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Foreign Aid and Domestic Absorption

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  • Jonathan Temple
  • Nicolas Van de Sijpe

Abstract

This paper introduces a new ‘supply-push’ instrument for foreign aid, to be used together with an instrumental variable estimator that filters out unobserved common factors. We use this instrument to study the effects of aid on macroeconomic ratios, and especially the ratios of consumption, investment, imports and exports to GDP. We cannot reject the hypothesis that aid is fully absorbed rather than used to build foreign reserves or exiting as capital flight, nor do we find evidence of Dutch Disease effects. Aid leads to higher consumption, while the evidence that it promotes investment is less robust.

Suggested Citation

  • Jonathan Temple & Nicolas Van de Sijpe, 2015. "Foreign Aid and Domestic Absorption," Bristol Economics Discussion Papers 15/658, Department of Economics, University of Bristol, UK, revised 22 May 2015.
  • Handle: RePEc:bri:uobdis:15/658
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    Cited by:

    1. Kruse, Hendrik W. & Martínez-Zarzoso, Inma, 2016. "Transfers in the gravity equation: The case of foreign aid," Center for European, Governance and Economic Development Research Discussion Papers 288, University of Goettingen, Department of Economics.
    2. Langlotz, Sarah & Dreher, Axel, 2015. "Aid and growth. New evidence using an excludable instrument," Annual Conference 2015 (Muenster): Economic Development - Theory and Policy 112878, Verein für Socialpolitik / German Economic Association.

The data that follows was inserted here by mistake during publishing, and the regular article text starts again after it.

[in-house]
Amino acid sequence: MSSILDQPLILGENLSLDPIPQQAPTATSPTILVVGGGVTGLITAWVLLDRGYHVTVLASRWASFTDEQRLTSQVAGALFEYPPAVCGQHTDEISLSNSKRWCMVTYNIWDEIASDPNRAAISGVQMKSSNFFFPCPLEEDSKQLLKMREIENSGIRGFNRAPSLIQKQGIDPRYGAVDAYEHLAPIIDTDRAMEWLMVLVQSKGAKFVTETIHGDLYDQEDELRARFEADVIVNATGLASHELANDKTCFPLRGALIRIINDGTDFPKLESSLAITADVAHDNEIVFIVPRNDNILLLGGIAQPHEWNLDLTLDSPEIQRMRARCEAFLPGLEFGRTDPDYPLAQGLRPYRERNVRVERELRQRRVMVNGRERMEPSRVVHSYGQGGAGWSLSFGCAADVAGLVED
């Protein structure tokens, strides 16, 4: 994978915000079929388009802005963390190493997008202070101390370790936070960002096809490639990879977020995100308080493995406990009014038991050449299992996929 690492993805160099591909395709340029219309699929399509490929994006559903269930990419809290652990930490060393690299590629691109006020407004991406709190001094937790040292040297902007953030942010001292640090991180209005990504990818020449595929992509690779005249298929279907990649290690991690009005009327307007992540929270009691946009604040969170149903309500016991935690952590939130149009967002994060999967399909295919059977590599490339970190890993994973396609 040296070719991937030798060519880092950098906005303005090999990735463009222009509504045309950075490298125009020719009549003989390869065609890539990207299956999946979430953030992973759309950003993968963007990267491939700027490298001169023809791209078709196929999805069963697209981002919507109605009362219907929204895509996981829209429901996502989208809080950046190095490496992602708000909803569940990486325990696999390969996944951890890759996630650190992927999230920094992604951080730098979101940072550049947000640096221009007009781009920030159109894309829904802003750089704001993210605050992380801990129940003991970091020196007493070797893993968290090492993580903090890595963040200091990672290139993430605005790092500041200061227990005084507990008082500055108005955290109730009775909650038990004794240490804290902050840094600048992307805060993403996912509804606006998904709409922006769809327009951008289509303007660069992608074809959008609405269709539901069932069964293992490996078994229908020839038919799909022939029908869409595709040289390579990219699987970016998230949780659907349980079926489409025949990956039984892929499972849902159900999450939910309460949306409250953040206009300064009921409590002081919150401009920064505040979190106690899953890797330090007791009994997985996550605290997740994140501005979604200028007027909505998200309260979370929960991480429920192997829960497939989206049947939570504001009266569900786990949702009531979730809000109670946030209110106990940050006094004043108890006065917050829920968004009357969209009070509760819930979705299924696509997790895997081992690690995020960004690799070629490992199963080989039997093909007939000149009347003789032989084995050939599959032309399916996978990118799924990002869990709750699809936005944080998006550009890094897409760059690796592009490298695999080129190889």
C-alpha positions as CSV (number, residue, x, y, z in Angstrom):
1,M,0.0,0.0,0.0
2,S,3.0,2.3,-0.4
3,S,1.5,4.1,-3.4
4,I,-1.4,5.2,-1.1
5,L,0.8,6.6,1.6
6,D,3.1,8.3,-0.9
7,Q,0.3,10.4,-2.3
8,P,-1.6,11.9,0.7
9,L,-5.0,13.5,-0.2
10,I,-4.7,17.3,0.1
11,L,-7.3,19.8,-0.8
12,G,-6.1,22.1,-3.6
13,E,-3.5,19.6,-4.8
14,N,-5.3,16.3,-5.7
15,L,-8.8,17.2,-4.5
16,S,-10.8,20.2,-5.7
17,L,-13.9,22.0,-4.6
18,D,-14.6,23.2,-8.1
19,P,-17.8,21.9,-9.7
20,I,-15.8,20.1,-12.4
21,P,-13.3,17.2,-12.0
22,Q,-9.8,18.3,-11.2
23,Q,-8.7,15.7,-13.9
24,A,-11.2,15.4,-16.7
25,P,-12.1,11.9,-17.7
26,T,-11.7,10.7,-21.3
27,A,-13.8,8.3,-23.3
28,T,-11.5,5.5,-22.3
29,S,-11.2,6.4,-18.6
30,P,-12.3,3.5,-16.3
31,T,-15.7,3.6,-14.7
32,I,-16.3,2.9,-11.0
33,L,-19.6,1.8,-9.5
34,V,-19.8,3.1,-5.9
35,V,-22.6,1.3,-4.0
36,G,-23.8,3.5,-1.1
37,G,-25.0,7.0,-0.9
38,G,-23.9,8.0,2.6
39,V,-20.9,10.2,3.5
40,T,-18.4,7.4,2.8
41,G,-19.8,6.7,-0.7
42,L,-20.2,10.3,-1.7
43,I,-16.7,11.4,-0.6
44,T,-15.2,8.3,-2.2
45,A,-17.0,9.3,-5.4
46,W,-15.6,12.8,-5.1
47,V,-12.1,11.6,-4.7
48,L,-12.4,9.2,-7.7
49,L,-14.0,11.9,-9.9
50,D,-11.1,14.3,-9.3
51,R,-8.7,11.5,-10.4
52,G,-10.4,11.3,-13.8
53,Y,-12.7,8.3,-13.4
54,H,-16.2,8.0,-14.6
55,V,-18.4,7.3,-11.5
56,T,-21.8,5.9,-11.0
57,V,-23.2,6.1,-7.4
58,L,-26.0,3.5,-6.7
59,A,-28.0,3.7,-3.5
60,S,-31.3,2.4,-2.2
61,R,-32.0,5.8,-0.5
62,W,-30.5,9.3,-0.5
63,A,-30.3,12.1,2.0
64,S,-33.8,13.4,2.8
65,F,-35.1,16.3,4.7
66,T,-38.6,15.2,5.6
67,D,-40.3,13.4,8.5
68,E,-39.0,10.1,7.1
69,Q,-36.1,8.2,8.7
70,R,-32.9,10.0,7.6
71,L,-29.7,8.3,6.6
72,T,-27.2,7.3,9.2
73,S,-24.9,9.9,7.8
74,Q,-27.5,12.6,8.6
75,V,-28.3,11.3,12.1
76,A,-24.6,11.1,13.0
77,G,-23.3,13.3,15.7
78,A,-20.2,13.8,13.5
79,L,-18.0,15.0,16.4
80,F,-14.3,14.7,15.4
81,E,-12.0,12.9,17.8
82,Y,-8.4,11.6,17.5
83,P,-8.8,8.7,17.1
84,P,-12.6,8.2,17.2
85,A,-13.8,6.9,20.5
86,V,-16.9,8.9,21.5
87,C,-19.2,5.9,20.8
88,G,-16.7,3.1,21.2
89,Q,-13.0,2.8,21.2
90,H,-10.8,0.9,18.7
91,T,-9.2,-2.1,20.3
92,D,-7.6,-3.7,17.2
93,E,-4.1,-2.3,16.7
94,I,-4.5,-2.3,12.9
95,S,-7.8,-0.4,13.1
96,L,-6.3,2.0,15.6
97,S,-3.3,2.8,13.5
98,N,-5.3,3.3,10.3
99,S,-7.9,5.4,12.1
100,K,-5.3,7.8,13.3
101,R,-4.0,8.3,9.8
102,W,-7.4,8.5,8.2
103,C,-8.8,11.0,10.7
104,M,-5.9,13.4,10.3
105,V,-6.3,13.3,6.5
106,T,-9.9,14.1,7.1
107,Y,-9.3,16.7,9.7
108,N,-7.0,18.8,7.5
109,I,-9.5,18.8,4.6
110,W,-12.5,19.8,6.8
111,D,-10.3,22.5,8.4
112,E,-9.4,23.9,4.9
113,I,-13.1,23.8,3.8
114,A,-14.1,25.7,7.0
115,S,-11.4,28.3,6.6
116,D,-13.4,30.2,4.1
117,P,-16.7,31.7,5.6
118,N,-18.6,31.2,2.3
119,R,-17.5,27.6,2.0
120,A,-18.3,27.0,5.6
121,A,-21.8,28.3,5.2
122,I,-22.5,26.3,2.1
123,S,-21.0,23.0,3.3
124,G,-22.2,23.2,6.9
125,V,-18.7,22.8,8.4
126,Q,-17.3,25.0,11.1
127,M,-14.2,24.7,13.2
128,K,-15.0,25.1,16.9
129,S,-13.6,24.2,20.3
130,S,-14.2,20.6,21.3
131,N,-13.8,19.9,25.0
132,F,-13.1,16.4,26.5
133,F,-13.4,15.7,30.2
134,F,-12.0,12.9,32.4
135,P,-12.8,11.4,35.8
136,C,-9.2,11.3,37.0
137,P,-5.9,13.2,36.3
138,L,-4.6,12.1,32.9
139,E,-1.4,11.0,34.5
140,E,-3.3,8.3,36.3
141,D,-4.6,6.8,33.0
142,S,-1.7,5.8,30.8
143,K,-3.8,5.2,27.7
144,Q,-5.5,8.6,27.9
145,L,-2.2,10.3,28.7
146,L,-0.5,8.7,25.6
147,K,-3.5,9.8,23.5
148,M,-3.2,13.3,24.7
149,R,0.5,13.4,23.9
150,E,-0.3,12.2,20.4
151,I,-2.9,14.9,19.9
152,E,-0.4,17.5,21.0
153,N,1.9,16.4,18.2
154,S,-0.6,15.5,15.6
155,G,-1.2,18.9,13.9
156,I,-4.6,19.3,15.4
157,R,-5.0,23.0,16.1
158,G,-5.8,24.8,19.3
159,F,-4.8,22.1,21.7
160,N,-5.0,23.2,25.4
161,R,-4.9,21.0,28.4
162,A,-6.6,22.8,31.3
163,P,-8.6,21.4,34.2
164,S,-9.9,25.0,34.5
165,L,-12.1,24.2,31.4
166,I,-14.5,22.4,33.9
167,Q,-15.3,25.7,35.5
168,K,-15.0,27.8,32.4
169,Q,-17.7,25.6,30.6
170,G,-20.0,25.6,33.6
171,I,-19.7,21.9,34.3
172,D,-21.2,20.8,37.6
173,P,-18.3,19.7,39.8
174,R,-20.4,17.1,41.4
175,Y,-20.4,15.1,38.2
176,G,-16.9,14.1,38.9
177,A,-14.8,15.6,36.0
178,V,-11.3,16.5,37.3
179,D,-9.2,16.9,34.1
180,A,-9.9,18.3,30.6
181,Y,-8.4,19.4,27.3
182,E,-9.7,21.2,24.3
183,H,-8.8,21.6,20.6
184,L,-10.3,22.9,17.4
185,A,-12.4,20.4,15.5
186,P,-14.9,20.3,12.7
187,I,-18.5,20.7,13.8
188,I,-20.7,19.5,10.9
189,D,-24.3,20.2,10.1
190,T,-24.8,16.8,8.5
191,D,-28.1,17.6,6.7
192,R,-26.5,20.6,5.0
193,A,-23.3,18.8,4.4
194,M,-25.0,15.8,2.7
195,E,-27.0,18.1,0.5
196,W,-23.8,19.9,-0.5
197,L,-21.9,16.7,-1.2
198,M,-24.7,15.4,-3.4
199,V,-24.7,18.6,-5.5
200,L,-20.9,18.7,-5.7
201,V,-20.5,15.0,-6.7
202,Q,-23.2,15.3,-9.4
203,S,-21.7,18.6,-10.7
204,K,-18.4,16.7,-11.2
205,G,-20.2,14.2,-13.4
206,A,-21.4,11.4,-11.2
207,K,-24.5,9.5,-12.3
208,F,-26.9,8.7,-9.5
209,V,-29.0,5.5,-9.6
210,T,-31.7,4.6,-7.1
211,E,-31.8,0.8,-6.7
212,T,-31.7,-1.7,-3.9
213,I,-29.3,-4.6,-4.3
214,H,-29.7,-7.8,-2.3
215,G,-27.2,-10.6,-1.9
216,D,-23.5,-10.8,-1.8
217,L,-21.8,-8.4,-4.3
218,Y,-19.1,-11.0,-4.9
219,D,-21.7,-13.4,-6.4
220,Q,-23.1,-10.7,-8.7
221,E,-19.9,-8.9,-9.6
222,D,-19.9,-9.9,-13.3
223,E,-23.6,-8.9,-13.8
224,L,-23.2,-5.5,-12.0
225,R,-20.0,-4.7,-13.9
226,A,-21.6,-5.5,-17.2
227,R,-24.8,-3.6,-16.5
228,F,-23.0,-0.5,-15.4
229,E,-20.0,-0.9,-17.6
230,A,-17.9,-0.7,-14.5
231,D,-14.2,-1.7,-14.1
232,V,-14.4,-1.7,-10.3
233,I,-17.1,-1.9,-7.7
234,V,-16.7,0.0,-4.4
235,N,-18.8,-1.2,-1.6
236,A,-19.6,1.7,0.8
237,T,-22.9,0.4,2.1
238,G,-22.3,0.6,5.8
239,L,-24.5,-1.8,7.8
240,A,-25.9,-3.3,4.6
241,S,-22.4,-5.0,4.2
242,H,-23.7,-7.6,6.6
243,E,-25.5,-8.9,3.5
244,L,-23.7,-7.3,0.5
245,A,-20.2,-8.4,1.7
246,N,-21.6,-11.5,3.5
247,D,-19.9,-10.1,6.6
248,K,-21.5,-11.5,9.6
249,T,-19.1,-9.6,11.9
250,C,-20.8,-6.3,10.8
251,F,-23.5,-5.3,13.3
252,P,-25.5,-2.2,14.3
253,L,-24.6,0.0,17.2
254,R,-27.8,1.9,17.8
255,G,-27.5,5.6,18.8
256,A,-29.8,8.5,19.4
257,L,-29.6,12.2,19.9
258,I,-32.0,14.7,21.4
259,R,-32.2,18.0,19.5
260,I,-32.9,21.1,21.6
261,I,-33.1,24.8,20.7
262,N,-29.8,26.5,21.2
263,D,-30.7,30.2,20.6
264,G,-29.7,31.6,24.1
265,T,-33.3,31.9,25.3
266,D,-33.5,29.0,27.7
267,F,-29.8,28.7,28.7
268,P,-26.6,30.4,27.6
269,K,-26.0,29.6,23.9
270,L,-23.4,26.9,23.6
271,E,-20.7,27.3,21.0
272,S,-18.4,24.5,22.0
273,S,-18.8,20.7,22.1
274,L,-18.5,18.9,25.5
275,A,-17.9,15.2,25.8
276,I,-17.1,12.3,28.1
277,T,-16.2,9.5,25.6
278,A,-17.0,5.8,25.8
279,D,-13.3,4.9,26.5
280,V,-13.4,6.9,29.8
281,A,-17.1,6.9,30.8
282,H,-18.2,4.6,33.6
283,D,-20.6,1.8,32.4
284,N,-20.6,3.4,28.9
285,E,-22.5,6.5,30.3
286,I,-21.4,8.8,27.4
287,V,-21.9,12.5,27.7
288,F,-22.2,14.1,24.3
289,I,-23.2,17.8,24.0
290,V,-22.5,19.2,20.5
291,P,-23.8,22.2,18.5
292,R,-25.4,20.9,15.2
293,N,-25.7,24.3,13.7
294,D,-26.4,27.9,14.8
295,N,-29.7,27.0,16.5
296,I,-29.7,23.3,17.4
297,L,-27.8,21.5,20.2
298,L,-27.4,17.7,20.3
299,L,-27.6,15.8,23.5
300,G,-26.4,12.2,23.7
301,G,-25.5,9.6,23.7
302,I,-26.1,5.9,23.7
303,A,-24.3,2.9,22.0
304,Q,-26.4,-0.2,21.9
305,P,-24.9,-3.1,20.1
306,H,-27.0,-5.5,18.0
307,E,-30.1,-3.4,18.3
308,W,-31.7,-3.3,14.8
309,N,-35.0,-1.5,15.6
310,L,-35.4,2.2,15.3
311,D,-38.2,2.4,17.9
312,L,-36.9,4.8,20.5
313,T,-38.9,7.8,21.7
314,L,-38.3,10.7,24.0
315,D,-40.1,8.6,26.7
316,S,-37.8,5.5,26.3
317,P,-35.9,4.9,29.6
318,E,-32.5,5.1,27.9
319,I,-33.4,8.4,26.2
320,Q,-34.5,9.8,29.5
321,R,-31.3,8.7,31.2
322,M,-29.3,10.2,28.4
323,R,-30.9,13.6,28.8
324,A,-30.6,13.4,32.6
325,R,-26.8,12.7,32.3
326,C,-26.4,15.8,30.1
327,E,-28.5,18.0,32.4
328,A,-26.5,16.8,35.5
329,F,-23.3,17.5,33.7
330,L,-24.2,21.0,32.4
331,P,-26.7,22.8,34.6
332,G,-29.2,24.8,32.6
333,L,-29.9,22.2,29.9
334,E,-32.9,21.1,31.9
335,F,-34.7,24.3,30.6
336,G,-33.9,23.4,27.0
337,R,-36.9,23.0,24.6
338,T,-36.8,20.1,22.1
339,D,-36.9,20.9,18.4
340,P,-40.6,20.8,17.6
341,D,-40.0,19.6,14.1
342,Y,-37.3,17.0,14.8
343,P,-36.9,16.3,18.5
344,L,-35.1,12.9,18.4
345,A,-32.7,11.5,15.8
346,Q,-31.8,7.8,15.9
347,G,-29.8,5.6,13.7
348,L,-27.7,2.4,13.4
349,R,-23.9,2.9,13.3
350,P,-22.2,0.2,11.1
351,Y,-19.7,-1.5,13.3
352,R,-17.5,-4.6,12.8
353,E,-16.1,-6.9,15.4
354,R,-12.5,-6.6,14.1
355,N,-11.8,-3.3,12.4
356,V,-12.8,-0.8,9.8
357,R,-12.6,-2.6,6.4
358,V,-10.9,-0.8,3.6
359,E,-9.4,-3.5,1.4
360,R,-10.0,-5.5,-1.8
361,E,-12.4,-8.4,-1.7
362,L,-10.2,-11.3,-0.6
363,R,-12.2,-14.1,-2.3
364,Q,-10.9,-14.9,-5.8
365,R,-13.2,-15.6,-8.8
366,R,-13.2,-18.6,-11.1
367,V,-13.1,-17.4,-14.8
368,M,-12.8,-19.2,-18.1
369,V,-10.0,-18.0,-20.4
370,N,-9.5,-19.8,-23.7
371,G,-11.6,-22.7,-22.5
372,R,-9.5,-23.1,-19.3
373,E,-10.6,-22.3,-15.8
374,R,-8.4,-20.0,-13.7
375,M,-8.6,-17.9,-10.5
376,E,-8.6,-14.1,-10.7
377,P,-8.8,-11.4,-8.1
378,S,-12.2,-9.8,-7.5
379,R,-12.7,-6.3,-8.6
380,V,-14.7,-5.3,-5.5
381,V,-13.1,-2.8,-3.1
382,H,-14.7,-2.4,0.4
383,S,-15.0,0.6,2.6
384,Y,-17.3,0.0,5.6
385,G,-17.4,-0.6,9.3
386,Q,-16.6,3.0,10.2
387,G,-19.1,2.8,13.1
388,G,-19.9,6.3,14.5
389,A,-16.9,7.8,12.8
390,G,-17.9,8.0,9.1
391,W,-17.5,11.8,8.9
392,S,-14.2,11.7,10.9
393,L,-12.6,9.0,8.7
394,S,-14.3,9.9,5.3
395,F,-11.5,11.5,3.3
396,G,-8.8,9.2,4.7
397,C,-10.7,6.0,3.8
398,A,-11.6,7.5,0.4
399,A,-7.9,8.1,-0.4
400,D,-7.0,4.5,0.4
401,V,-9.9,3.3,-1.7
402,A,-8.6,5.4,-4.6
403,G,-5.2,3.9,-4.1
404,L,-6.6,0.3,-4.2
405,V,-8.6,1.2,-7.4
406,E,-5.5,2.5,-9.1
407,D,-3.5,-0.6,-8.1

3. Temple, Jonathan & Van de Sijpe, Nicolas, 2017. "Foreign aid and domestic absorption," Journal of International Economics, Elsevier, vol. 108(C), pages 431-443.
    4. Carter, Patrick, 2017. "Aid econometrics: Lessons from a stochastic growth model," Journal of International Money and Finance, Elsevier, vol. 77(C), pages 216-232.
    5. Fischer, A.M., 2017. "Dilemmas of externally financing domestic expenditures: Rethinking the political economy of aid and social protection through the monetary transformation dilemma," ISS Working Papers - General Series 629, International Institute of Social Studies of Erasmus University Rotterdam (ISS), The Hague.
    6. Abrams M E Tagem, 2017. "Aid, Taxes and Government Spending: A Heterogeneous Cointegrated Panel Analysis," Discussion Papers 2017-02, University of Nottingham, CREDIT.
    7. Sebastian Galiani & Stephen Knack & Lixin Colin Xu & Ben Zou, 2017. "The effect of aid on growth: evidence from a Quasi-experiment," Journal of Economic Growth, Springer, vol. 22(1), pages 1-33, March.
    8. Abrams M.E. Tagem, 2017. "The economics and politics of foreign aid and domestic revenue," WIDER Working Paper Series 180, World Institute for Development Economic Research (UNU-WIDER).
    9. Jonathan Temple & Huikang Ying & Patrick Carter, 2014. "Transfers and Transformations: Remittances, Foreign Aid, and Growth," Bristol Economics Discussion Papers 14/649, Department of Economics, University of Bristol, UK, revised 02 Dec 2014.
    10. Fischer, A.M., 2016. "Aid and the symbiosis of global redistribution and development: Comparative historical lessons from two icons of development studies," ISS Working Papers - General Series 618, International Institute of Social Studies of Erasmus University Rotterdam (ISS), The Hague.
    11. Lionel Roger, 2015. "Foreign Aid, Poor Data, and the Fragility of Macroeconomic Inference," Discussion Papers 2015-06, University of Nottingham, CREDIT.

    More about this item

    Keywords

    Foreign Aid; Absorption; Dutch Disease.;

    JEL classification:

    • F35 - International Economics - - International Finance - - - Foreign Aid

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